In 2017, as part of the Government of Canada’s Investing in Regional Innovation and Development (IRID) framework,Footnote (50) Regional Development Agencies were called upon to collectively support 250 Indigenous projects over five years. ACOA does not have programs exclusively targeting Indigenous economic development but instead uses its suite of programs to support community capacity building, access to capital, and community partnerships and coordination. During the period of the evaluation, ACOA invested $38.2M in 172 Indigenous economic development projects; 110 since the IRID target was established in 2017.

Women-owned Indigenous businesses are growing

70% of Atlantic Canadian Indigenous women-owned businesses experienced sales growth over the last three years compared with 50% of men-owned Indigenous businesses.Footnote (51)

There are over 800 Indigenous-owned businesses operating in Atlantic Canada across a range of sectors such as construction, arts and culture, fishing and aquaculture.Footnote (52) Indigenous people are particularly dependent on fisheries as a source of food for their families, income for their households and revenue for their communities.Footnote (53)

Indigenous entrepreneurs face a number of complicated obstacles to business growth. A recent report of the Atlantic Provinces Economic Council found that financing is a key barrier, with approximately 28% of Atlantic Indigenous business survey respondents reporting being turned down for financing during or since start-up compared to 8% for all Atlantic SMEs.Footnote (54) The most common reasons for being turned down were: poor or lack of credit experience or history (33%); insufficient collateralFootnote (55) (28%); insufficient sales or cash flow (22%); and no or insufficient business plan (22%).

According to the same study, Atlantic Indigenous entrepreneurs need training on networking and with building and maintaining relationships with financial institutions. The report states that Atlantic Indigenous businesses need advice and guidance to grow their business, including how to access government funding (65%); find and enter new markets (53%); develop a business strategy (40%); find new sources of financing (37%); and find and retain skilled employees (28%)Footnote (56).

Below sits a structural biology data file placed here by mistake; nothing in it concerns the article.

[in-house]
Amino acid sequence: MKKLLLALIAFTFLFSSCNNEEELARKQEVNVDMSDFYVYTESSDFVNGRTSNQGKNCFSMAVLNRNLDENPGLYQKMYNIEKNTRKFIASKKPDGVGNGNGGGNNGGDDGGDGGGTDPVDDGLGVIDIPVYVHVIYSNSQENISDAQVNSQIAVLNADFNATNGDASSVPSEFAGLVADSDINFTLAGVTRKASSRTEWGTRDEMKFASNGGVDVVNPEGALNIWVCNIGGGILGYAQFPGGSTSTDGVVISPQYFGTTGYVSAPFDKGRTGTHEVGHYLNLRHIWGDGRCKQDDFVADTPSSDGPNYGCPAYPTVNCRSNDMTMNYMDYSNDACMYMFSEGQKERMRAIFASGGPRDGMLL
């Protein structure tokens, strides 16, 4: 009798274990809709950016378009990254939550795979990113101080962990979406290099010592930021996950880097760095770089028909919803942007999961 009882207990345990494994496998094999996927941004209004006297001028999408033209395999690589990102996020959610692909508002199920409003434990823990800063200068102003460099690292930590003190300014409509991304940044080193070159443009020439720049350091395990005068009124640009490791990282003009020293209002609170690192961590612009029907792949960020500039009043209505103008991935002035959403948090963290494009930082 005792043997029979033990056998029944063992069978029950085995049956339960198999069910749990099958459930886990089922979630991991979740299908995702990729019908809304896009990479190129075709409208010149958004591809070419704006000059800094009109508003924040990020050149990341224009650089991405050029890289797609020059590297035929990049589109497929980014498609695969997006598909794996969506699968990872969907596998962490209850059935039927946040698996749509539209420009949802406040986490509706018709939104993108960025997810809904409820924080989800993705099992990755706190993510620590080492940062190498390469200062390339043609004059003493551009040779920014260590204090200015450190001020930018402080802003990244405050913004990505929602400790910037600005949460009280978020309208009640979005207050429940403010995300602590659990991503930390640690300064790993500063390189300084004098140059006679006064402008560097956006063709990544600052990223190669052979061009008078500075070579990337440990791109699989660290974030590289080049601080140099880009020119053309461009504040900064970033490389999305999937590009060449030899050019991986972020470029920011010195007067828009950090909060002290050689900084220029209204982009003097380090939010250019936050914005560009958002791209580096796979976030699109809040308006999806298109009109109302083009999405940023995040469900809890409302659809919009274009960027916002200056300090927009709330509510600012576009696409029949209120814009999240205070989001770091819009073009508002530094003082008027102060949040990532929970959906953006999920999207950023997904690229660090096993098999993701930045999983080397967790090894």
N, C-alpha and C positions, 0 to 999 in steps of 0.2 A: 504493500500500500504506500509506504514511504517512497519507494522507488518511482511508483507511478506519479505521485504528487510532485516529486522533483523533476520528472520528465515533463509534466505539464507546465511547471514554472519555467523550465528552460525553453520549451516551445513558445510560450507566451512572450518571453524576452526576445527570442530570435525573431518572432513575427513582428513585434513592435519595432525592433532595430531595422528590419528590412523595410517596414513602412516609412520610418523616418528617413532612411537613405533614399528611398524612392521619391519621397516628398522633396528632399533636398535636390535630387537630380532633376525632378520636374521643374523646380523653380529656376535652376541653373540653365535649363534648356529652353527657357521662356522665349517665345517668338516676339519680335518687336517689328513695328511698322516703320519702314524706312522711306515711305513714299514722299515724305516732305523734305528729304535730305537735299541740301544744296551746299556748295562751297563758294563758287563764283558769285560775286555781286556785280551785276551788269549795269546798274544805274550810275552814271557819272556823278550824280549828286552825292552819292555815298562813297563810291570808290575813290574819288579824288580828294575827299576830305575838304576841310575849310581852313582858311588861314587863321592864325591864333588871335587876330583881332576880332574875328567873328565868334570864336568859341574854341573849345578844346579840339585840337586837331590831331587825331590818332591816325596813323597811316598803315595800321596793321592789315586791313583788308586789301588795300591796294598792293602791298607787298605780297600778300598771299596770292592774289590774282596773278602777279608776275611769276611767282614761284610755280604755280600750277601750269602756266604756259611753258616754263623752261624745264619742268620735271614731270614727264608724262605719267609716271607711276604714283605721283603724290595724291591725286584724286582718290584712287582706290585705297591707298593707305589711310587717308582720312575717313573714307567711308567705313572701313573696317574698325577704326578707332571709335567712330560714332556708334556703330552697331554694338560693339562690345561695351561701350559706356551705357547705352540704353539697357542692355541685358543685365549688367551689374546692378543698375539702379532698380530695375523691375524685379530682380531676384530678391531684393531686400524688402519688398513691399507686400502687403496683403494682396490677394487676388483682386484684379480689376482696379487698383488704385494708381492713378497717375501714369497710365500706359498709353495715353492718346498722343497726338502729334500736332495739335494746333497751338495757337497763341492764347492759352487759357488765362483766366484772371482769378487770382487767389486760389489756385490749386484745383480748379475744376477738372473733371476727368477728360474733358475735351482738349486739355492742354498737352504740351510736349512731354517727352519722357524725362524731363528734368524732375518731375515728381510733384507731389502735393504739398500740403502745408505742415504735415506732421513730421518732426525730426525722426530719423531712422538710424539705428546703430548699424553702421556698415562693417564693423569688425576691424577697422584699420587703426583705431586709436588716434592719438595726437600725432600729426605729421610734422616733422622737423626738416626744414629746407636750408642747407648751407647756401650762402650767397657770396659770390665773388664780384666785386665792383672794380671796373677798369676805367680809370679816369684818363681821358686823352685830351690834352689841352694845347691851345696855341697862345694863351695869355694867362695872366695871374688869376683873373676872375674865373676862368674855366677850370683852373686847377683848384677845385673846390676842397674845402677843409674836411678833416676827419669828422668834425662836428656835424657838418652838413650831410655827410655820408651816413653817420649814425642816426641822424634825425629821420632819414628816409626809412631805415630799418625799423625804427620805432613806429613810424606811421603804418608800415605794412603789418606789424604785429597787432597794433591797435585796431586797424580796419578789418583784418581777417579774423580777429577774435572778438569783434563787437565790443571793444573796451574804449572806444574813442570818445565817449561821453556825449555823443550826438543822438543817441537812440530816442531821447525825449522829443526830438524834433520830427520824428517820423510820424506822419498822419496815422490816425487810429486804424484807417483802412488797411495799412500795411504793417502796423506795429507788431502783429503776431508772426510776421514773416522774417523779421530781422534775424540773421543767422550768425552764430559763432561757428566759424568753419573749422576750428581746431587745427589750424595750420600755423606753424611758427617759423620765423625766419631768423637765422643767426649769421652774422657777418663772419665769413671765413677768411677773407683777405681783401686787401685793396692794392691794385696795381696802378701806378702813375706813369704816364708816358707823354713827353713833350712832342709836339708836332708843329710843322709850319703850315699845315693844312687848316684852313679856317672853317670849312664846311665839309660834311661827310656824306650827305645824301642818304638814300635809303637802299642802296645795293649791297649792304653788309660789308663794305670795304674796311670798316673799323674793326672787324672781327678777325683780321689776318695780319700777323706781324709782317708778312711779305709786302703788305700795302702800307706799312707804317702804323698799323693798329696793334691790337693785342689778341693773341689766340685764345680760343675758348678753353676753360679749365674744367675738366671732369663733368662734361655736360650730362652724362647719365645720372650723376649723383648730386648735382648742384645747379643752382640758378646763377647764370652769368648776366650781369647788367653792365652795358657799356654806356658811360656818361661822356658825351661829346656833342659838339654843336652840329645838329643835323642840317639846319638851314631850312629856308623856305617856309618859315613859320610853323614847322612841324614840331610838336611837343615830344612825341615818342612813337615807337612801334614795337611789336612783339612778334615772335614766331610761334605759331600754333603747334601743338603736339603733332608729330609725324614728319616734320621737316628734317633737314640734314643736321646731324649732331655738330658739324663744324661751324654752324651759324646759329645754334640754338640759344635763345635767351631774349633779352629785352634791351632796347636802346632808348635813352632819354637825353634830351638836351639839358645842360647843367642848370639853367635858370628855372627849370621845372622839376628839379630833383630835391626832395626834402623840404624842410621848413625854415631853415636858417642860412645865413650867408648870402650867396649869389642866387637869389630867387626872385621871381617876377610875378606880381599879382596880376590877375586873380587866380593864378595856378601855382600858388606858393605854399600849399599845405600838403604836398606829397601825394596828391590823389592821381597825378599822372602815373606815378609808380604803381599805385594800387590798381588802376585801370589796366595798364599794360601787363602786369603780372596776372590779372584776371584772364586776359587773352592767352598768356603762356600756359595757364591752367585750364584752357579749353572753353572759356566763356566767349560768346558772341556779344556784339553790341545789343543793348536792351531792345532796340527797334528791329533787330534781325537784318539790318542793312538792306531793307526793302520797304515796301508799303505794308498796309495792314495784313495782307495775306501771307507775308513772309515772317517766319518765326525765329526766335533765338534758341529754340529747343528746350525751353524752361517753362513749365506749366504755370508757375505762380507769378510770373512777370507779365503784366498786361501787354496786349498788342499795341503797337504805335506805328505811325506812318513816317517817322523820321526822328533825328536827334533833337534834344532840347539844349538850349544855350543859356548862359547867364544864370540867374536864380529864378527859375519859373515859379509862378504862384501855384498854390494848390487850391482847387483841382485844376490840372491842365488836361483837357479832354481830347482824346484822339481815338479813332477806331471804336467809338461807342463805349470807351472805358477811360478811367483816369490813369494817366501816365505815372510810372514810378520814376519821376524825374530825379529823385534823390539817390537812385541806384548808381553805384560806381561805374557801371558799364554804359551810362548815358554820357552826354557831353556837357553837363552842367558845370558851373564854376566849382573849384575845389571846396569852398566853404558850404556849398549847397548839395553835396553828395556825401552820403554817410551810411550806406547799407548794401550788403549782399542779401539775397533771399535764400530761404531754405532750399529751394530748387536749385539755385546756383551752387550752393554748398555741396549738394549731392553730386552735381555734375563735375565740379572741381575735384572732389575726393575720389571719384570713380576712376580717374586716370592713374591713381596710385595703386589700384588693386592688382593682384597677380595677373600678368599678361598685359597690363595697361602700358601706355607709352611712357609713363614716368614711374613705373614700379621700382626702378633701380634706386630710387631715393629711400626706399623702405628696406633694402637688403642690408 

Opportunity for better integration of Indigenous considerations into programming:

  • clearer direction on integrating principles into project development.
  • consider how to support such initiatives as lending program for Indigenous women entrepreneurs, training related to accessing financing, digital technology and entrepreneurial skills for Indigenous youth.
  • increased awareness among ACOA staff of history and culture, including reconciliation.
  • work towards a more representative ACOA workforce that reflects the population.
  • leverage increase in Indigenous population and high unemployment rate for development and addressing labour shortage.

Promising Practices: Increased staff awareness through blanket exercises, relationship building through interchange assignments on Prince Edward Island, and targeted work with Indigenous communities (e.g. Membertou in Cape Breton).

Women

Over the period of the evaluation, ACOA delivered some targeted programming for women, most notably the Women Entrepreneurship Strategy and the Women in Business Initiative. Both of these initiatives offered limited funding and results data. Key informants stated that there were opportunities for the programming to better meet the needs of women and improve the economy of Atlantic Canada.

In 2017, only 17.1% of SMEs in Atlantic Canada were majority owned by women - a low number, though higher than the national average of 15.6%. Footnote (57)